British Airways Pays £130,000 For Baileys Slip

Filed Under: British Airways

British Airways is being forced to pay £130,000 after a man slipped in a puddle of Bailey’s at Heathrow… but perhaps the case isn’t quite as frivolous as it sounds.

Details of the British Airways Heathrow Baileys slip

On November 11, 2017, Andreas Wuchner was flying from London Heathrow to Zurich with British Airways. While near the check-in desk, Wuchner slipped in a puddle of Baileys, and hit his head on the floor.

It’s claimed that the man suffered a traumatic brain injury as a result of the incident. Furthermore, he used to run an office supplies company, but that liquidated in September 2018, about 10 months after the accident occurred at Heathrow. The man is now suing British Airways for both injuries and a loss of earnings.

I’m curious about the logistics of the spill. How exactly did another passenger spill Baileys in the check-in hall? Did the person have an open container of liqueur, did the bottle fall and crack, or what?

Traveler awarded £130,000, seeking more

A judge has awarded Wuchner £130,000 under the Montreal Convention’s strict liability clause, which governs payouts for injuries suffered by passengers when traveling on international flights. This is the limit for compensation under the Montreal Convention, and that’s even for situations where there’s not found to be negligence.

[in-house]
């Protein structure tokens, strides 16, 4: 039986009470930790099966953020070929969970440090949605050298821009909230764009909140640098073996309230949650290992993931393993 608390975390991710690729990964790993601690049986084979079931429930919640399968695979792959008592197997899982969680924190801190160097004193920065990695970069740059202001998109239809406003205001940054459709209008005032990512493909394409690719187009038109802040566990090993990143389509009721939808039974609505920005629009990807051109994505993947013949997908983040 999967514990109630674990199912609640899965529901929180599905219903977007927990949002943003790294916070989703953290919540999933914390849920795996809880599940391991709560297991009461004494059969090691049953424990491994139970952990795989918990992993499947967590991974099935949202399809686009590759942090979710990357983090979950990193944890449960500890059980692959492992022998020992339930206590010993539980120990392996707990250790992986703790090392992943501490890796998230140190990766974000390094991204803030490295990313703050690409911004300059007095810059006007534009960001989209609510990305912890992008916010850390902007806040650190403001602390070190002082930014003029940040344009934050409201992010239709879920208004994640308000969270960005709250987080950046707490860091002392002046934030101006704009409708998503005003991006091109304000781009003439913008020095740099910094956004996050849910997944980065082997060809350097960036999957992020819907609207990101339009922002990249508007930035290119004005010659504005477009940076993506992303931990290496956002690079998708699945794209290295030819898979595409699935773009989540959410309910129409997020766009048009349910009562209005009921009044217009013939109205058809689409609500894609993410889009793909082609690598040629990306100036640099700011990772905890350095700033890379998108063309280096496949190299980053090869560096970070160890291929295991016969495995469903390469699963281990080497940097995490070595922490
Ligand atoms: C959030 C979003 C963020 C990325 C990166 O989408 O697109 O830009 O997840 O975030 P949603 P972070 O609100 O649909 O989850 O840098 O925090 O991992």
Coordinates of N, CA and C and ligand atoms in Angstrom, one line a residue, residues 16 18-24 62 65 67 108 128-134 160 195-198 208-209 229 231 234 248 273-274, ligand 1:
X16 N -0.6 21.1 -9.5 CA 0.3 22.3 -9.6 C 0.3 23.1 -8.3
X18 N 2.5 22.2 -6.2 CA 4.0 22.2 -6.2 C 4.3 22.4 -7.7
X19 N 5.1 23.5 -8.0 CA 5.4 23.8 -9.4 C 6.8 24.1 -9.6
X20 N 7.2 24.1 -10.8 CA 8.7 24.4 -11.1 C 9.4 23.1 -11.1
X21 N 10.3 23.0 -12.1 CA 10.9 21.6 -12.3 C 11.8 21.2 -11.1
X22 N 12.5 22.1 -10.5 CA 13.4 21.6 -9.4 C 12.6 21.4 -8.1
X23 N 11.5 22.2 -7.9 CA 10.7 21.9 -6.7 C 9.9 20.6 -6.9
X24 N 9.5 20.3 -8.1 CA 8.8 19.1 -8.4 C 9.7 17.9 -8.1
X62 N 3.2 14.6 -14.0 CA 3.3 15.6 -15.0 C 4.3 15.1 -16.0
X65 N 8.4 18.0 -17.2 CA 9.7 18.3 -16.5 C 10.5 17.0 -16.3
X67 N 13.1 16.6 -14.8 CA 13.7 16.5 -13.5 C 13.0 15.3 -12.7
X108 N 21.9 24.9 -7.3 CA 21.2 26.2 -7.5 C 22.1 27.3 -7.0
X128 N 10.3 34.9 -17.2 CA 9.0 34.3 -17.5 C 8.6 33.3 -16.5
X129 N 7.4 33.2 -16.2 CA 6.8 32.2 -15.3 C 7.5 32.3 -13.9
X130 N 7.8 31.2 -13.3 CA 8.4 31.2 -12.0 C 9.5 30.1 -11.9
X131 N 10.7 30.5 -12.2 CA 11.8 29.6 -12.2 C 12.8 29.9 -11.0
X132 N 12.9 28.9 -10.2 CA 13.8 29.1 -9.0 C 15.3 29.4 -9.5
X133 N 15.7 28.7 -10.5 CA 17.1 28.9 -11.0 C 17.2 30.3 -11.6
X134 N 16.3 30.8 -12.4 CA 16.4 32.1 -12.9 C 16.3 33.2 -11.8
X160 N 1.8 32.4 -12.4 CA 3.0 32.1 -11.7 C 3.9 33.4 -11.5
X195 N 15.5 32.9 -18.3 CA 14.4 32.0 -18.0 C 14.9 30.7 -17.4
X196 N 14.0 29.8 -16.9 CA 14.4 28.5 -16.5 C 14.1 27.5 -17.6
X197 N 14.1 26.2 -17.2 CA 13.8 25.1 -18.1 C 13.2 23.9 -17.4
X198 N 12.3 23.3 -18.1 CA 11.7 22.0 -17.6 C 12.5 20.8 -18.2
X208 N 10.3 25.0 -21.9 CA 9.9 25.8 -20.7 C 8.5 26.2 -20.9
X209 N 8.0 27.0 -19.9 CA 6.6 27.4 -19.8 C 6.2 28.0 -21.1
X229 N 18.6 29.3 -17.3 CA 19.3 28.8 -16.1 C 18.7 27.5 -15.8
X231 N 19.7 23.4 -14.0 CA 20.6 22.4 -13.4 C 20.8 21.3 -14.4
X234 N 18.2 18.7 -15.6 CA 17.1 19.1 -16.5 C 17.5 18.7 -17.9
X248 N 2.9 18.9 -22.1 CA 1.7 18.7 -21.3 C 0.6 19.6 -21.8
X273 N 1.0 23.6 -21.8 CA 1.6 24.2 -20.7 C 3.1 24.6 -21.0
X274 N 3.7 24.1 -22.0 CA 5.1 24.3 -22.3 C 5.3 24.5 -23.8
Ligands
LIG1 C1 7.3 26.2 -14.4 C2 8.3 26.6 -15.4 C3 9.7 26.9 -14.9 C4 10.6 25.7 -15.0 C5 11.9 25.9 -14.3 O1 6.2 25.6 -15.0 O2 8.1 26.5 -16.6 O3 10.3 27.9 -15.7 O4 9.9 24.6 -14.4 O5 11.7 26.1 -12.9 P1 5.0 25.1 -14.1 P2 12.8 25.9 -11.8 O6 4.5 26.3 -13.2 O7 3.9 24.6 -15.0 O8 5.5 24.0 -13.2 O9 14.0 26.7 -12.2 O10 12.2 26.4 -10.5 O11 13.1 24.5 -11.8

If negligence on the part of British Airways can be proven, then that limit can be exceeded. That’s why Wuchner is now pushing ahead with a loss of earnings claim, since it’s alleged that his company liquidated in part due to this incident. Wuchner’s attorney wants to call in experts, like an orthopedic surgeon, a neurologist, and a pain management expert, to show that the slip had a major impact on his life.

Obviously I’m no lawyer, but it’s interesting to me that the airline is liable here, rather than the airport. On the surface you’d think the airport is responsible for maintaining terminal areas. It’s one thing if British Airways staff saw the mess but did nothing about it, but there’s no indication that anyone at the airline knew. I guess this comes down to the fact that passengers enter contracts with airlines, and not airports.

What the Montreal Convention says